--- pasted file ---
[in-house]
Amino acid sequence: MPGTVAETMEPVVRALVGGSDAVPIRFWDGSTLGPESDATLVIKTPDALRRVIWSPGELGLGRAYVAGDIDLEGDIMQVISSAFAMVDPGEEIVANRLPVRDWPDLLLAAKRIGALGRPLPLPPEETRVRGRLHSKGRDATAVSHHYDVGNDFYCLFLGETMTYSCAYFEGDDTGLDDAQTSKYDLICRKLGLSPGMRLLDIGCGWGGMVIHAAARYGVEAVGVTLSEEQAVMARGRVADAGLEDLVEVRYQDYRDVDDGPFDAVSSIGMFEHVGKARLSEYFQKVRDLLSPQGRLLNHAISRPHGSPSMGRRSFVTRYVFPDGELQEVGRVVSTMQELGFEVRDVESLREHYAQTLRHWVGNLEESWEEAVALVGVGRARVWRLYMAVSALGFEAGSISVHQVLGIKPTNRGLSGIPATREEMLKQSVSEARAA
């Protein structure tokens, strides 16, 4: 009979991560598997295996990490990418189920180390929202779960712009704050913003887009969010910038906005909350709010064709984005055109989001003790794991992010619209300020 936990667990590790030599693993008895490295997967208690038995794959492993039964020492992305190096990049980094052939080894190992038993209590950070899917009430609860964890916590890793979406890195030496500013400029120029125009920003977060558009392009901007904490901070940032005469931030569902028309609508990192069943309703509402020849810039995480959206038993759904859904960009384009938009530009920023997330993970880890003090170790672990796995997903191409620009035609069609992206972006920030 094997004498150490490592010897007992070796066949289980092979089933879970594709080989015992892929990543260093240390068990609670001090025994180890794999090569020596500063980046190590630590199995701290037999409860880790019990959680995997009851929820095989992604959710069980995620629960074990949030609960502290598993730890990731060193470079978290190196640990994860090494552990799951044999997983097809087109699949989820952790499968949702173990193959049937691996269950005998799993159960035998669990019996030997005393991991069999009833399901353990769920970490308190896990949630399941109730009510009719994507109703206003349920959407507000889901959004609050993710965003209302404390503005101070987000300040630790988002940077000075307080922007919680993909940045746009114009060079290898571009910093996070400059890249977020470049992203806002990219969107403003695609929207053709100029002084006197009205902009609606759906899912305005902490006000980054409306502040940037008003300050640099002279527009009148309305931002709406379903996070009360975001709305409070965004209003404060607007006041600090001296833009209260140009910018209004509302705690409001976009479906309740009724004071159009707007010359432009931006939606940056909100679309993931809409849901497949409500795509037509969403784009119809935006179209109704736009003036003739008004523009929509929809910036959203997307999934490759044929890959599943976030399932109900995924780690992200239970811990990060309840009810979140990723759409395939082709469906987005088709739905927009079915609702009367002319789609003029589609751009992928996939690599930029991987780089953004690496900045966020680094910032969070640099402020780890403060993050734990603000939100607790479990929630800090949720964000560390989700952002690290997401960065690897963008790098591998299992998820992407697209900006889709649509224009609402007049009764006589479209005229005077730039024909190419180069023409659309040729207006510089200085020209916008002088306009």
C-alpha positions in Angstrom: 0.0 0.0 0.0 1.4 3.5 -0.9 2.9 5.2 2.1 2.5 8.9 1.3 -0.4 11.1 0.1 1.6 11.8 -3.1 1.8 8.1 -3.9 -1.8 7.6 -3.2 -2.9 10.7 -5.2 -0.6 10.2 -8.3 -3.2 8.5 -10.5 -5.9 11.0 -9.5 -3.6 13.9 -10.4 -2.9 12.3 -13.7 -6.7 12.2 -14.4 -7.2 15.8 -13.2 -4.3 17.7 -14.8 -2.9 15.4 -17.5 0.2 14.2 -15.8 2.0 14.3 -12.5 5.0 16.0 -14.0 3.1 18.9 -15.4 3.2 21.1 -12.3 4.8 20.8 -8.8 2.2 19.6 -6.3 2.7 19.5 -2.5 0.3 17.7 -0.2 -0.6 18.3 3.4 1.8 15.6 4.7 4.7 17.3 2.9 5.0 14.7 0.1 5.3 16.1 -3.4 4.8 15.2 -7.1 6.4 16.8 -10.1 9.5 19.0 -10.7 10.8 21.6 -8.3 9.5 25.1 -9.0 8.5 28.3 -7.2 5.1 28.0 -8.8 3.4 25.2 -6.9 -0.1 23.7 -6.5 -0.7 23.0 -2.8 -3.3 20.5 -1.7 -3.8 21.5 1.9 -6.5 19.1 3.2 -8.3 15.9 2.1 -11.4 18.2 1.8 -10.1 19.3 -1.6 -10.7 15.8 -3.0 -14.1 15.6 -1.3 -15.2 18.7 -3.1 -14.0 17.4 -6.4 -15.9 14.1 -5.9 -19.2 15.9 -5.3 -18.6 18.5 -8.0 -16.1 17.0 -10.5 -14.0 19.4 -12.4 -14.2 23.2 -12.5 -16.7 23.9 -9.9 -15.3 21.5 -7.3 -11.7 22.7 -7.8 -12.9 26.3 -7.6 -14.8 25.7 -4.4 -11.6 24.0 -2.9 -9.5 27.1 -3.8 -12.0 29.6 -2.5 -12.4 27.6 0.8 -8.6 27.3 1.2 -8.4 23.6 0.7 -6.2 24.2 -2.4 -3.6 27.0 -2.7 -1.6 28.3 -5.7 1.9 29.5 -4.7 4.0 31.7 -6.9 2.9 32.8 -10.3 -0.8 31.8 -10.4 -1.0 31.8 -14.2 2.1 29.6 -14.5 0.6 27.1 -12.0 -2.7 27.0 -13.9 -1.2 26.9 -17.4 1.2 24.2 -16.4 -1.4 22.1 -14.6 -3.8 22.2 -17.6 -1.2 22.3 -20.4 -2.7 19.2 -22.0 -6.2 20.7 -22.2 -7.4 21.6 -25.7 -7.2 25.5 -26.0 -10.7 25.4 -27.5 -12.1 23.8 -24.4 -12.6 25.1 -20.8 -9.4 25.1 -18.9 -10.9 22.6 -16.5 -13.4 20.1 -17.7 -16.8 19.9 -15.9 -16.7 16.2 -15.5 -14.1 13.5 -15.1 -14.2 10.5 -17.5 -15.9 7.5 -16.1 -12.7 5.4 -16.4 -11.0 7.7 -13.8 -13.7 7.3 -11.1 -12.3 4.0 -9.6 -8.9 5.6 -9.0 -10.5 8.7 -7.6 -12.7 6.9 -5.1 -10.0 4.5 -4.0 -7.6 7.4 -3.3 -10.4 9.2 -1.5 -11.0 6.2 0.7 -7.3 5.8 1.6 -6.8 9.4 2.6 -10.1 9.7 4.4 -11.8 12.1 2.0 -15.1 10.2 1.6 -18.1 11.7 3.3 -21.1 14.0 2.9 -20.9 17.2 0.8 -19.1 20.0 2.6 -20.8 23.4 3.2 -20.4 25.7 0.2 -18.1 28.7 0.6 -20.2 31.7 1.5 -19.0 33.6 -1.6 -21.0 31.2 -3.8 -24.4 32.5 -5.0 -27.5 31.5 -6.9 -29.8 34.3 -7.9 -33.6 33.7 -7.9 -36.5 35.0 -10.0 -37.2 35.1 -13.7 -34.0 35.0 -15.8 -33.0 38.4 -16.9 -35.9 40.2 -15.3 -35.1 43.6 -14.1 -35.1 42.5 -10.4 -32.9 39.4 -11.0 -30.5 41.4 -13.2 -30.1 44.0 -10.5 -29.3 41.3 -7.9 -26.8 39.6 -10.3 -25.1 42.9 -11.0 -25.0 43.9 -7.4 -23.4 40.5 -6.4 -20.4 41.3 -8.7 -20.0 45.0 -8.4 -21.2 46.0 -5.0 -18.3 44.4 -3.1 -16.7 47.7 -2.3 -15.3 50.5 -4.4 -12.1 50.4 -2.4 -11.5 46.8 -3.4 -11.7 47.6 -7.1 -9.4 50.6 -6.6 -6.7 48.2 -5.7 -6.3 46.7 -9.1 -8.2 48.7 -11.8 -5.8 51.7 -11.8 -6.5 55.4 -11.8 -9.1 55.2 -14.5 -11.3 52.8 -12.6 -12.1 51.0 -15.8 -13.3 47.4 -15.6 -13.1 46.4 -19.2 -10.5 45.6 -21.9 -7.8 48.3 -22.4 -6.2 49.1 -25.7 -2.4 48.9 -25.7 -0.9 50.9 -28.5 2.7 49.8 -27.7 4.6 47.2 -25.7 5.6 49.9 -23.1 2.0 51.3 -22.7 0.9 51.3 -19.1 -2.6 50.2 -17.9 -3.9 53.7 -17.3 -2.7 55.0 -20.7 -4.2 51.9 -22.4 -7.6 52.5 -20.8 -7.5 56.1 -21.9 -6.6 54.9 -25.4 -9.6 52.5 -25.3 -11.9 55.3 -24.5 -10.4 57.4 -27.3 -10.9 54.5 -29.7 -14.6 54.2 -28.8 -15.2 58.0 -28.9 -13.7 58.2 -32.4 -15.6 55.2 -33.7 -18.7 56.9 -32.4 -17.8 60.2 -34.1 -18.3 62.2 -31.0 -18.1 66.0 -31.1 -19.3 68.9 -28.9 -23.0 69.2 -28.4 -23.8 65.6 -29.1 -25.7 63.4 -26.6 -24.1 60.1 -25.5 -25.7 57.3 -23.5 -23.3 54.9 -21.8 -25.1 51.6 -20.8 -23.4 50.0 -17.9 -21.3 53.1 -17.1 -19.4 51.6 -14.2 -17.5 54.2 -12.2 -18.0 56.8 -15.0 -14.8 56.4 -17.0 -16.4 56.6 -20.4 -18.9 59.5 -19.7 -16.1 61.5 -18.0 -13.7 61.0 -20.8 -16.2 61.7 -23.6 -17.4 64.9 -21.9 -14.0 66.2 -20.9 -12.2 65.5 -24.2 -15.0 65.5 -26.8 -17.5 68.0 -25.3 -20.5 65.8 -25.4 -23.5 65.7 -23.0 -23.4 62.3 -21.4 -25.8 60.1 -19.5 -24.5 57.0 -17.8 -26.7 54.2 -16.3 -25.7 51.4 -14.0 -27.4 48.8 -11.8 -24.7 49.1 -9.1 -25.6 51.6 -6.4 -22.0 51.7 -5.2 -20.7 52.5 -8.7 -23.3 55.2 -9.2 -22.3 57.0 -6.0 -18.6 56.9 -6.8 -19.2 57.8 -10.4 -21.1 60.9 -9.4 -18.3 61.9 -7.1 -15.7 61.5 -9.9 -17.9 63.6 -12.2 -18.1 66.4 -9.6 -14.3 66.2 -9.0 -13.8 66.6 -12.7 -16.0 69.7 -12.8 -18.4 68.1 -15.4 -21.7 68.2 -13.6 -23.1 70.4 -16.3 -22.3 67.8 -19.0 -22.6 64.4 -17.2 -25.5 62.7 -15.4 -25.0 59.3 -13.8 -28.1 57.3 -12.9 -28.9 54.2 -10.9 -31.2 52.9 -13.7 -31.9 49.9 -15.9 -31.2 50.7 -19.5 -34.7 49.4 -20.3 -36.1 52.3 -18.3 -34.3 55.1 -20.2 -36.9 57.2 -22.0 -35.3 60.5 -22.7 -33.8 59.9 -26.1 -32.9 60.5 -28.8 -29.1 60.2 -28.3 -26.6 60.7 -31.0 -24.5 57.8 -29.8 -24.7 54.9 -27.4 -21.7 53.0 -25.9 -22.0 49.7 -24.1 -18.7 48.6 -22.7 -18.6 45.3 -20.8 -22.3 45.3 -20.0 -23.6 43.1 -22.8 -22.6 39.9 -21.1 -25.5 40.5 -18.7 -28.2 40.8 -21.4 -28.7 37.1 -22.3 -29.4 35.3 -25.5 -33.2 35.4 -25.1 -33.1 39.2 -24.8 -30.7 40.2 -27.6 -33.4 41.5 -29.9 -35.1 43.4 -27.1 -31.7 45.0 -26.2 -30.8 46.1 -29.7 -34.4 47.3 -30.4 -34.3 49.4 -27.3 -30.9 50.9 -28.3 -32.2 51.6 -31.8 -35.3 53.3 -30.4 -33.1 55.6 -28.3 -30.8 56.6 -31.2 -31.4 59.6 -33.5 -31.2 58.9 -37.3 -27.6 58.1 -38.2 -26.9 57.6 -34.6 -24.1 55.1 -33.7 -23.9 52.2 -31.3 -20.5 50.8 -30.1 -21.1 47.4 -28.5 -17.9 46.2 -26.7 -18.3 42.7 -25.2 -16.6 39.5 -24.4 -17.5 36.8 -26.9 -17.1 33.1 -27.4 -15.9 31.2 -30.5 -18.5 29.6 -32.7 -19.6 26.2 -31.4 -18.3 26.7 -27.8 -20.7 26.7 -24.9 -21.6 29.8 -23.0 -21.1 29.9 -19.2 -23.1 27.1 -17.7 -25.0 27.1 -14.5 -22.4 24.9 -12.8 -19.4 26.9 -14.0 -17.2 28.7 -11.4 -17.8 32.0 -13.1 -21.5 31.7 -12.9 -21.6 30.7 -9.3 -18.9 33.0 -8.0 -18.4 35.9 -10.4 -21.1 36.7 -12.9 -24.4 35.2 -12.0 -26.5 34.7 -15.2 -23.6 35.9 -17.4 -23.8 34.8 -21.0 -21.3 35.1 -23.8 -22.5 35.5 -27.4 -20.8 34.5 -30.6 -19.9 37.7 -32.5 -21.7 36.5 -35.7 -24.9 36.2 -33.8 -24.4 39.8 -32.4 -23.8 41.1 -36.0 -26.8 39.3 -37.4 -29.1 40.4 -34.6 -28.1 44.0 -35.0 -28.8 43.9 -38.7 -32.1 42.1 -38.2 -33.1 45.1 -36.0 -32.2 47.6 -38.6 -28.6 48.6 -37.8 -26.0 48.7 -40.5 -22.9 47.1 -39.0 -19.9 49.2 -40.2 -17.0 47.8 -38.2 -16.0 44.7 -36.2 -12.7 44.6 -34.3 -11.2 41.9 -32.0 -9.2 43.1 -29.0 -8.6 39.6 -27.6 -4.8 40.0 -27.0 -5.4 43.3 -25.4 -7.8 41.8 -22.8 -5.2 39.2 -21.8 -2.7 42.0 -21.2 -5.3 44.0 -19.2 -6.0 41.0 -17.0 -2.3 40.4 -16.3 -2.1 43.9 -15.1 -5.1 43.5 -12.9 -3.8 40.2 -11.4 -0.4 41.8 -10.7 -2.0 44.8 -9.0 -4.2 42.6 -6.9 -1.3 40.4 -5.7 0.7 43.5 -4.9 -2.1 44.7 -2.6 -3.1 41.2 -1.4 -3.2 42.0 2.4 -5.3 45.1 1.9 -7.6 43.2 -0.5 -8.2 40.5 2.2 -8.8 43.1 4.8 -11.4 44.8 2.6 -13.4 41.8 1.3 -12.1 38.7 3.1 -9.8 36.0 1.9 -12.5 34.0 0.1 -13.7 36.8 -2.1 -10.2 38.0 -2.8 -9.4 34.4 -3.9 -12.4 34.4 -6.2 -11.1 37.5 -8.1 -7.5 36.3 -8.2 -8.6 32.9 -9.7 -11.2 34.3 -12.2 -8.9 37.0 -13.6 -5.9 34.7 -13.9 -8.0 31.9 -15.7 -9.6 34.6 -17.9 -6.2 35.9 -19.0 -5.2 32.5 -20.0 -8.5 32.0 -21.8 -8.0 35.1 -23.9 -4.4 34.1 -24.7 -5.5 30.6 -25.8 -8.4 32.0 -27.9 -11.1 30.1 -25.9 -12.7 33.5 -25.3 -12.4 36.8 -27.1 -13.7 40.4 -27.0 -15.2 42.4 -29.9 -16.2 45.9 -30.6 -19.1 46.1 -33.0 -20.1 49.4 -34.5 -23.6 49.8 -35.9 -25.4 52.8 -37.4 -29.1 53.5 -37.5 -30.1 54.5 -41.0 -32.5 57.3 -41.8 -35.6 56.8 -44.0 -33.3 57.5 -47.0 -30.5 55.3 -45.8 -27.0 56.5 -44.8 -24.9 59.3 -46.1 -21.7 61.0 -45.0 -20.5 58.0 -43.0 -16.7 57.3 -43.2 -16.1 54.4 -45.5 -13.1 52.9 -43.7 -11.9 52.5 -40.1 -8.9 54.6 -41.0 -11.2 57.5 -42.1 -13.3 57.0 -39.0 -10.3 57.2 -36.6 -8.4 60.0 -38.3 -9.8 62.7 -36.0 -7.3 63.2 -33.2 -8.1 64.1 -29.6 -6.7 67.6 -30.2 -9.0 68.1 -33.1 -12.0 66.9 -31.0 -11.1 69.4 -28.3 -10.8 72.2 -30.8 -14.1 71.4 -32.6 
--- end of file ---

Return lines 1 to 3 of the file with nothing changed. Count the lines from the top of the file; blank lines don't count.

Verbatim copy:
[in-house]
Amino acid sequence: MPGTVAETMEPVVRALVGGSDAVPIRFWDGSTLGPESDATLVIKTPDALRRVIWSPGELGLGRAYVAGDIDLEGDIMQVISSAFAMVDPGEEIVANRLPVRDWPDLLLAAKRIGALGRPLPLPPEETRVRGRLHSKGRDATAVSHHYDVGNDFYCLFLGETMTYSCAYFEGDDTGLDDAQTSKYDLICRKLGLSPGMRLLDIGCGWGGMVIHAAARYGVEAVGVTLSEEQAVMARGRVADAGLEDLVEVRYQDYRDVDDGPFDAVSSIGMFEHVGKARLSEYFQKVRDLLSPQGRLLNHAISRPHGSPSMGRRSFVTRYVFPDGELQEVGRVVSTMQELGFEVRDVESLREHYAQTLRHWVGNLEESWEEAVALVGVGRARVWRLYMAVSALGFEAGSISVHQVLGIKPTNRGLSGIPATREEMLKQSVSEARAA
């Protein structure tokens, strides 16, 4: 009979991560598997295996990490990418189920180390929202779960712009704050913003887009969010910038906005909350709010064709984005055109989001003790794991992010619209300020 936990667990590790030599693993008895490295997967208690038995794959492993039964020492992305190096990049980094052939080894190992038993209590950070899917009430609860964890916590890793979406890195030496500013400029120029125009920003977060558009392009901007904490901070940032005469931030569902028309609508990192069943309703509402020849810039995480959206038993759904859904960009384009938009530009920023997330993970880890003090170790672990796995997903191409620009035609069609992206972006920030 094997004498150490490592010897007992070796066949289980092979089933879970594709080989015992892929990543260093240390068990609670001090025994180890794999090569020596500063980046190590630590199995701290037999409860880790019990959680995997009851929820095989992604959710069980995620629960074990949030609960502290598993730890990731060193470079978290190196640990994860090494552990799951044999997983097809087109699949989820952790499968949702173990193959049937691996269950005998799993159960035998669990019996030997005393991991069999009833399901353990769920970490308190896990949630399941109730009510009719994507109703206003349920959407507000889901959004609050993710965003209302404390503005101070987000300040630790988002940077000075307080922007919680993909940045746009114009060079290898571009910093996070400059890249977020470049992203806002990219969107403003695609929207053709100029002084006197009205902009609606759906899912305005902490006000980054409306502040940037008003300050640099002279527009009148309305931002709406379903996070009360975001709305409070965004209003404060607007006041600090001296833009209260140009910018209004509302705690409001976009479906309740009724004071159009707007010359432009931006939606940056909100679309993931809409849901497949409500795509037509969403784009119809935006179209109704736009003036003739008004523009929509929809910036959203997307999934490759044929890959599943976030399932109900995924780690992200239970811990990060309840009810979140990723759409395939082709469906987005088709739905927009079915609702009367002319789609003029589609751009992928996939690599930029991987780089953004690496900045966020680094910032969070640099402020780890403060993050734990603000939100607790479990929630800090949720964000560390989700952002690290997401960065690897963008790098591998299992998820992407697209900006889709649509224009609402007049009764006589479209005229005077730039024909190419180069023409659309040729207006510089200085020209916008002088306009």